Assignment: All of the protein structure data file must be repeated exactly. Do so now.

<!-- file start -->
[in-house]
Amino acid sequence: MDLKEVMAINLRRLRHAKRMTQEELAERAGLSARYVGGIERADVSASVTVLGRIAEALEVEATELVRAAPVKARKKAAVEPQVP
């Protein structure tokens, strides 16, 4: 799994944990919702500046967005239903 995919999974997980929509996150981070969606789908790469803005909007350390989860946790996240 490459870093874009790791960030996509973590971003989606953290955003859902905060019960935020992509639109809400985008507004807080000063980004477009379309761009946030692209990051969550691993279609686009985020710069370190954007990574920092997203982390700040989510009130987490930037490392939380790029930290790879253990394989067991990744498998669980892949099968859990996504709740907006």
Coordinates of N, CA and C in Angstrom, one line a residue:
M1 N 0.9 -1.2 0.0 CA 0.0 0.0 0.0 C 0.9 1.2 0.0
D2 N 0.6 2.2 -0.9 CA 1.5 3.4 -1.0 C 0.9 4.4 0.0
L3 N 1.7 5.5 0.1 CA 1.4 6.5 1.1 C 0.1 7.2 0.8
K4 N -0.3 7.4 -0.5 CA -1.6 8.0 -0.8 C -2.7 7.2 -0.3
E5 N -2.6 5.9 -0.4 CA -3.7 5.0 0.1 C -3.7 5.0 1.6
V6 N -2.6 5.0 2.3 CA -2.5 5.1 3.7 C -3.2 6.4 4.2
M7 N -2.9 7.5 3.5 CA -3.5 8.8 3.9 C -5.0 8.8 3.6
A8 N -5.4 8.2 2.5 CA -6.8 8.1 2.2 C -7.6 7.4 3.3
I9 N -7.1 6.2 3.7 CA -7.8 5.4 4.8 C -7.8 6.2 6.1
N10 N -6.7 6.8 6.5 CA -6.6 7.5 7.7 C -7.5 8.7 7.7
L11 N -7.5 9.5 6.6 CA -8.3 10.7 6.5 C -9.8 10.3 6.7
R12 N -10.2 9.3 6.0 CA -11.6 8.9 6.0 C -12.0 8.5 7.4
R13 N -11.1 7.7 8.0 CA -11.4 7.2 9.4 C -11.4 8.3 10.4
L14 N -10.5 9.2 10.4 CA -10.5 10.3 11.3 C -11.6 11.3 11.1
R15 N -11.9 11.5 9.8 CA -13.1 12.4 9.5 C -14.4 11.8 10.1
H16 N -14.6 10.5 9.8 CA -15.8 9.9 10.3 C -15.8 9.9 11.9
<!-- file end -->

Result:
[in-house]
Amino acid sequence: MDLKEVMAINLRRLRHAKRMTQEELAERAGLSARYVGGIERADVSASVTVLGRIAEALEVEATELVRAAPVKARKKAAVEPQVP
């Protein structure tokens, strides 16, 4: 799994944990919702500046967005239903 995919999974997980929509996150981070969606789908790469803005909007350390989860946790996240 490459870093874009790791960030996509973590971003989606953290955003859902905060019960935020992509639109809400985008507004807080000063980004477009379309761009946030692209990051969550691993279609686009985020710069370190954007990574920092997203982390700040989510009130987490930037490392939380790029930290790879253990394989067991990744498998669980892949099968859990996504709740907006």
Coordinates of N, CA and C in Angstrom, one line a residue:
M1 N 0.9 -1.2 0.0 CA 0.0 0.0 0.0 C 0.9 1.2 0.0
D2 N 0.6 2.2 -0.9 CA 1.5 3.4 -1.0 C 0.9 4.4 0.0
L3 N 1.7 5.5 0.1 CA 1.4 6.5 1.1 C 0.1 7.2 0.8
K4 N -0.3 7.4 -0.5 CA -1.6 8.0 -0.8 C -2.7 7.2 -0.3
E5 N -2.6 5.9 -0.4 CA -3.7 5.0 0.1 C -3.7 5.0 1.6
V6 N -2.6 5.0 2.3 CA -2.5 5.1 3.7 C -3.2 6.4 4.2
M7 N -2.9 7.5 3.5 CA -3.5 8.8 3.9 C -5.0 8.8 3.6
A8 N -5.4 8.2 2.5 CA -6.8 8.1 2.2 C -7.6 7.4 3.3
I9 N -7.1 6.2 3.7 CA -7.8 5.4 4.8 C -7.8 6.2 6.1
N10 N -6.7 6.8 6.5 CA -6.6 7.5 7.7 C -7.5 8.7 7.7
L11 N -7.5 9.5 6.6 CA -8.3 10.7 6.5 C -9.8 10.3 6.7
R12 N -10.2 9.3 6.0 CA -11.6 8.9 6.0 C -12.0 8.5 7.4
R13 N -11.1 7.7 8.0 CA -11.4 7.2 9.4 C -11.4 8.3 10.4
L14 N -10.5 9.2 10.4 CA -10.5 10.3 11.3 C -11.6 11.3 11.1
R15 N -11.9 11.5 9.8 CA -13.1 12.4 9.5 C -14.4 11.8 10.1
H16 N -14.6 10.5 9.8 CA -15.8 9.9 10.3 C -15.8 9.9 11.9